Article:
Editor’s Note: A year ago on Sept. 16, U.S. HealthWorks doctor Anne Coatney was thrust into a tragic situation at the most unexpected time. Her story and how she handled it follows.
This sun-drenched afternoon in Reno, Nevada, was supposed to be the start of another memorable weekend for Anne Coatney. A big fan of aeronautics, she was back in a familiar place, her eyes transfixed on the sky as she sat in Box 68 at the annual Reno Air Races.
But for Coatney, a doctor for U.S. HealthWorks Medical Group in Seattle, the day turned tragic as a plane crashed into the viewing stands.
That Friday, Sept. 16, as Dr. Coatney attentively gazed up at the sky during the featured Unlimited Race, fear engulfed the tens of thousands of spectators as a vintage World War II-era fighter plane, traveling in excess of 450 mph, careened out of control.
“Practically everyone hit the deck around me, but I just stood up and watched it,” recalls Dr. Coatney. “I thought, ‘Oh my gosh, I may die!’ Everyone was fearful for their life.”
There was little advance warning when the modified vintage airplane slammed into the tarmac at Reno-Stead Airport, resulting in the worse accident – 11 deaths, 74 injured – in the history of American air race events. Before this year’s disaster, 18 pilots had lost their lives at the Reno Air Races since 1972, but never a spectator.
The plane piloted by Jimmy Leeward crashed near the grandstands around 50 yards away.
A doctor with 19 years of emergency medical treatment experience, Dr. Coatney took a quick look around her immediate area, then sprinted straight for the crash scene.
As she rushed to the accident location, in her path were debris from the plane, and several dead bodies, including a person in a wheel chair, but she remained focused on getting to those she could still help.
“I was running toward the crash. Your adrenaline takes over and you just react on instinct. I didn’t know I could run that fast,” Dr. Coatney said. “I immediately was looking for someone in charge and, luckily, I found him quickly. I told him I was an emergency room doctor and he told me to go to the red zone, where the most critically injured people were being taken.”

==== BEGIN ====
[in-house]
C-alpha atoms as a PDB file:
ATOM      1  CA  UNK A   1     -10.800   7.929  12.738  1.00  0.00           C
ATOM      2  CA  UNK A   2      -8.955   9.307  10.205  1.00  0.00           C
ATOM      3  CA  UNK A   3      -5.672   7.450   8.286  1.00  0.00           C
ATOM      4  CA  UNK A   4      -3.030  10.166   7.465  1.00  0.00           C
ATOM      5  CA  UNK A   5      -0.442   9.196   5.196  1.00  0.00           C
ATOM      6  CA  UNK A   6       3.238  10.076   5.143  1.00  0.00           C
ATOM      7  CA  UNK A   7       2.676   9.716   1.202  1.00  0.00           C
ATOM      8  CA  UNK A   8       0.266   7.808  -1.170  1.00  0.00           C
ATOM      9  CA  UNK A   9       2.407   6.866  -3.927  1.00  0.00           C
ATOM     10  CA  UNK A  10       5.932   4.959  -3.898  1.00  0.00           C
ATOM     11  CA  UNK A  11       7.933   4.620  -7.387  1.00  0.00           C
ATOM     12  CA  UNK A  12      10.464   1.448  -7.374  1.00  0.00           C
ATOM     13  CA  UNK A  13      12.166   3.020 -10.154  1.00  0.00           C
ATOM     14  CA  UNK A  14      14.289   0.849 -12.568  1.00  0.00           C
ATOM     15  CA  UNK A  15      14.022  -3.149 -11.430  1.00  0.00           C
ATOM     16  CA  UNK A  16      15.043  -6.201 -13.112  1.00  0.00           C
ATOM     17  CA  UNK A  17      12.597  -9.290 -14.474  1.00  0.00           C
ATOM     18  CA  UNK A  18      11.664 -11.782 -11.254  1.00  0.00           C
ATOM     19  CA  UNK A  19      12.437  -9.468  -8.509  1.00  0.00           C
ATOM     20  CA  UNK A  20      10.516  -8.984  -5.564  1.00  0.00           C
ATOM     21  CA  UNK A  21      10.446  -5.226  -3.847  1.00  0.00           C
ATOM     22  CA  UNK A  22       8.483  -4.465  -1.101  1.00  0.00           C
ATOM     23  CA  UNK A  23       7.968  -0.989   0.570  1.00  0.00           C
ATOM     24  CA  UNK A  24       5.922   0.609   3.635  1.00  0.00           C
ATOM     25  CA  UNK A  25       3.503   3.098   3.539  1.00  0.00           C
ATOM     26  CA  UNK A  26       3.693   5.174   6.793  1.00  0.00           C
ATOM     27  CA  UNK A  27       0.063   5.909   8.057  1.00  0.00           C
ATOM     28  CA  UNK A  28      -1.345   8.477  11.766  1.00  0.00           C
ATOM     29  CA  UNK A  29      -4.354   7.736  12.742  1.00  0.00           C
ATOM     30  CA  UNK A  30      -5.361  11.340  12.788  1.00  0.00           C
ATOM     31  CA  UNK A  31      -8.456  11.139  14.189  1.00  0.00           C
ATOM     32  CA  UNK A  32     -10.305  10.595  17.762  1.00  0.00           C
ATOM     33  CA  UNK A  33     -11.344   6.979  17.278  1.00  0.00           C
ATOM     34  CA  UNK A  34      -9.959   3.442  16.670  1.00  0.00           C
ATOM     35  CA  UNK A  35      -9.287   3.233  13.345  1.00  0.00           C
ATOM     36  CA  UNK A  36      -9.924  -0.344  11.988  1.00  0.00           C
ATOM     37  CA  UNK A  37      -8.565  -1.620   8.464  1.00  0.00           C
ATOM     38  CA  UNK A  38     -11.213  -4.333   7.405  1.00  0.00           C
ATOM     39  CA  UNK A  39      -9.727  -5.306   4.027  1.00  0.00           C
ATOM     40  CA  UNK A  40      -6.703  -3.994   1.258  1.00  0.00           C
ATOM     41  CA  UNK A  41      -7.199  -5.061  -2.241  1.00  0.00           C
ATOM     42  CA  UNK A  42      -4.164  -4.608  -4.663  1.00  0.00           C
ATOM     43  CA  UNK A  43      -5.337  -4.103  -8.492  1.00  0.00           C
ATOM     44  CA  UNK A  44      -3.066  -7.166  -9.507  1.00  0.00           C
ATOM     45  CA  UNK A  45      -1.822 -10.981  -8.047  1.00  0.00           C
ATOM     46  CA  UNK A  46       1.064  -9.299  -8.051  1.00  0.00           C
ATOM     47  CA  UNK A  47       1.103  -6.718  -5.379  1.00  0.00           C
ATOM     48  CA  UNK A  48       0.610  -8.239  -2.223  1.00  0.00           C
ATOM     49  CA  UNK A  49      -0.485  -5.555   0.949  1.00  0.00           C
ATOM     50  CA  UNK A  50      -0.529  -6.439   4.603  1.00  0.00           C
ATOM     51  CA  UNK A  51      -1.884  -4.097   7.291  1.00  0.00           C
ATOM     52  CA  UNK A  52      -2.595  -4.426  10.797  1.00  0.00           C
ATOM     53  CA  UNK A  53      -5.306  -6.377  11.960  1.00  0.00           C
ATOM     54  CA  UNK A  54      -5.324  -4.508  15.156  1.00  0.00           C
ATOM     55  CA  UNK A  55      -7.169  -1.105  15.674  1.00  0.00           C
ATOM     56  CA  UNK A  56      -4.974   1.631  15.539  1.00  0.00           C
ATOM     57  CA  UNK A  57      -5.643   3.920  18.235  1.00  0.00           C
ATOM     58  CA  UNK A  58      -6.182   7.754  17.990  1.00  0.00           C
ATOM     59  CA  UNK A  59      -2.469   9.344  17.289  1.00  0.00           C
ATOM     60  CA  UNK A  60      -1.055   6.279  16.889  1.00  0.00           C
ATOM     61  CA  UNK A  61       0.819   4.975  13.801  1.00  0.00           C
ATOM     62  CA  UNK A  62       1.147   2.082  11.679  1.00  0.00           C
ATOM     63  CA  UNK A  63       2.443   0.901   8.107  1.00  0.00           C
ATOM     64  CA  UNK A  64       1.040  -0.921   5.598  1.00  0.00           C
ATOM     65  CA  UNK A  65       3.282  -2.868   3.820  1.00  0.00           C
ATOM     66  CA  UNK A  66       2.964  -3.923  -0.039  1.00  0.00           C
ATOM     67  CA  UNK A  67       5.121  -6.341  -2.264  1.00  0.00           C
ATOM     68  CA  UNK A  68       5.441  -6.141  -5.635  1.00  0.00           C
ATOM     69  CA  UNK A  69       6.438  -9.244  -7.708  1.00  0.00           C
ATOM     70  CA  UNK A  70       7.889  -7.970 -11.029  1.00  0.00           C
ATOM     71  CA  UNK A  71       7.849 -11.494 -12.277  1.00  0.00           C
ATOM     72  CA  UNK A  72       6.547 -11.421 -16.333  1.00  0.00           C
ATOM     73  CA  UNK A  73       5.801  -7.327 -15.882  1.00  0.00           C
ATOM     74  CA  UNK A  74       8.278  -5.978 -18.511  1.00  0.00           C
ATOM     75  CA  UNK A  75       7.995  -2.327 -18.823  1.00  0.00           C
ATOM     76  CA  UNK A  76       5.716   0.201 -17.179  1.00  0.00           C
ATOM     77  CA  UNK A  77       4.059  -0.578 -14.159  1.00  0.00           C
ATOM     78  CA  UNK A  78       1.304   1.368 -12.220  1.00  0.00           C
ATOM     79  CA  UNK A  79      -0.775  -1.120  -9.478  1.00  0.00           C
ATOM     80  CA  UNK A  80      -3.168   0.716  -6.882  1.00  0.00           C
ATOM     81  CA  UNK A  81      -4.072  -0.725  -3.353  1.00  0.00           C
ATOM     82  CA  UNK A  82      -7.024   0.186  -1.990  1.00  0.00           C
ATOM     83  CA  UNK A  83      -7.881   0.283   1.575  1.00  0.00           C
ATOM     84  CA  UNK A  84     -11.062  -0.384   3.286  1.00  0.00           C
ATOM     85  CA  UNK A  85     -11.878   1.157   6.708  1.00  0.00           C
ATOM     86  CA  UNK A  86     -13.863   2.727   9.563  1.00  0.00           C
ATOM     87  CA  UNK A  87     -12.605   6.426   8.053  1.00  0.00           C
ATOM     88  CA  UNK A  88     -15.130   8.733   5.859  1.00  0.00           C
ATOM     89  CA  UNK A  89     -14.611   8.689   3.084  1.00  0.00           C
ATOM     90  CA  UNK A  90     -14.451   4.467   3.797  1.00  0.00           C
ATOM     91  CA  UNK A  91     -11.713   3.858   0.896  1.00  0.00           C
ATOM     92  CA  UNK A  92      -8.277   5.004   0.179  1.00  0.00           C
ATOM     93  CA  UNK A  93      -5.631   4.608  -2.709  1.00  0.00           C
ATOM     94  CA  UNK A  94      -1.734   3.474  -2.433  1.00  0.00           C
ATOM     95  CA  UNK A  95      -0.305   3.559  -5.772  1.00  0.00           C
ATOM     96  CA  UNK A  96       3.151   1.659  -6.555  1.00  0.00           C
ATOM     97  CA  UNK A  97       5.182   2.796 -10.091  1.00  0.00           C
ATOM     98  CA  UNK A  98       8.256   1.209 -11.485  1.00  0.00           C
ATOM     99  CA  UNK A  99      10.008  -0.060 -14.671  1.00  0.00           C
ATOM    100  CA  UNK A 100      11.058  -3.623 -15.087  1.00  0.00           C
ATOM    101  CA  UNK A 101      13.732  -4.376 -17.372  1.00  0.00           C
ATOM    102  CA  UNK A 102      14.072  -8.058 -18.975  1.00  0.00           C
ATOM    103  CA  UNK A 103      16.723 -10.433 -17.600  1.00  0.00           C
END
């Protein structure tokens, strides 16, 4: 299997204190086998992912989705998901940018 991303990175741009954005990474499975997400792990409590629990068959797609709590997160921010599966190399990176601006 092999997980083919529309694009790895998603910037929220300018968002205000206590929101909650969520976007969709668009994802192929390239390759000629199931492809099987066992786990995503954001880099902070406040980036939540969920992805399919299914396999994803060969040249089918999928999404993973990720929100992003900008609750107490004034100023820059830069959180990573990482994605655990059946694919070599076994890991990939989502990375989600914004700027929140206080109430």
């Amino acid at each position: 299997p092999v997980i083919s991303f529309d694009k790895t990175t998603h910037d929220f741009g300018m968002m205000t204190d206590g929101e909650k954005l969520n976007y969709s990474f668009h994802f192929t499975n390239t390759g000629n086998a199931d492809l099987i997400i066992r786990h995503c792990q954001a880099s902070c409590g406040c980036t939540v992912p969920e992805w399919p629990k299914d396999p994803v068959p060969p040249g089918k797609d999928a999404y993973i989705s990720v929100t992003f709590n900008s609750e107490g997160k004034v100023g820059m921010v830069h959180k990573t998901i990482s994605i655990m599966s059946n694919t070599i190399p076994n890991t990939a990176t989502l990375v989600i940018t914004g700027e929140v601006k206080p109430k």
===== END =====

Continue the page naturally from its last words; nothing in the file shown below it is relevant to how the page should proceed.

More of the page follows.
The first person Dr. Coatney encountered was a 54-year-old man who was in mild shock. His right arm was severed at the elbow and he had an open skull fracture. Because she had no medical equipment, soothing words and makeshift treatment were all Dr. Coatney could immediately provide.
“All I had were my hands,” she said.
She kept those hands busy, trying to stop the flow of blood while keeping the man calm and taking some vitals with the aid of her watch. For bandages, Coatney used cloth given to her by helpful spectators who were cutting up nearby curtains from the box seats. Eventually she managed to stop the man’s bleeding in several places.
After helping load the man into a helicopter, she was off to the next injured person, a woman who had two fractured legs, open wounds, internal bleeding, and was in Level 2 shock. Dr. Coatney later treated a 29-year-old woman who had problems breathing due to shrapnel sticking out of her chest. Her leg was fractured and she had a collapsed lung.
Exhausted and back at her hotel that evening, Coatney called the hospital and checked on all five patients she had treated.
Dr. Coatney said her three years of residency at an emergency department in downtown Detroit, where caring for 20 gun-shot wound patients a night was not unusual, helped prepare her for Reno.
“I have learned how to remain objective and just do what I was trained to do,” Dr. Coatney said. “I thank God I had such good emergency training from my ER director in Detroit. It helped me be ready for a disaster like this one.”
Dr. Coatney has been coming to the Reno show for 19 straight years. It was quite an ordeal, but Coatney insists that she will be back in Reno next year and sitting in Box 68 once again.
“When you look back on what happened, you just think that you were lucky to live through it,” Dr. Coatney said. “It makes you look at things differently and you think that every day is a gift. It was a life-changing moment. But I’m absolutely coming back. I’ve gotten to know so many people that come to Reno every year and I’m part of the aviation community.”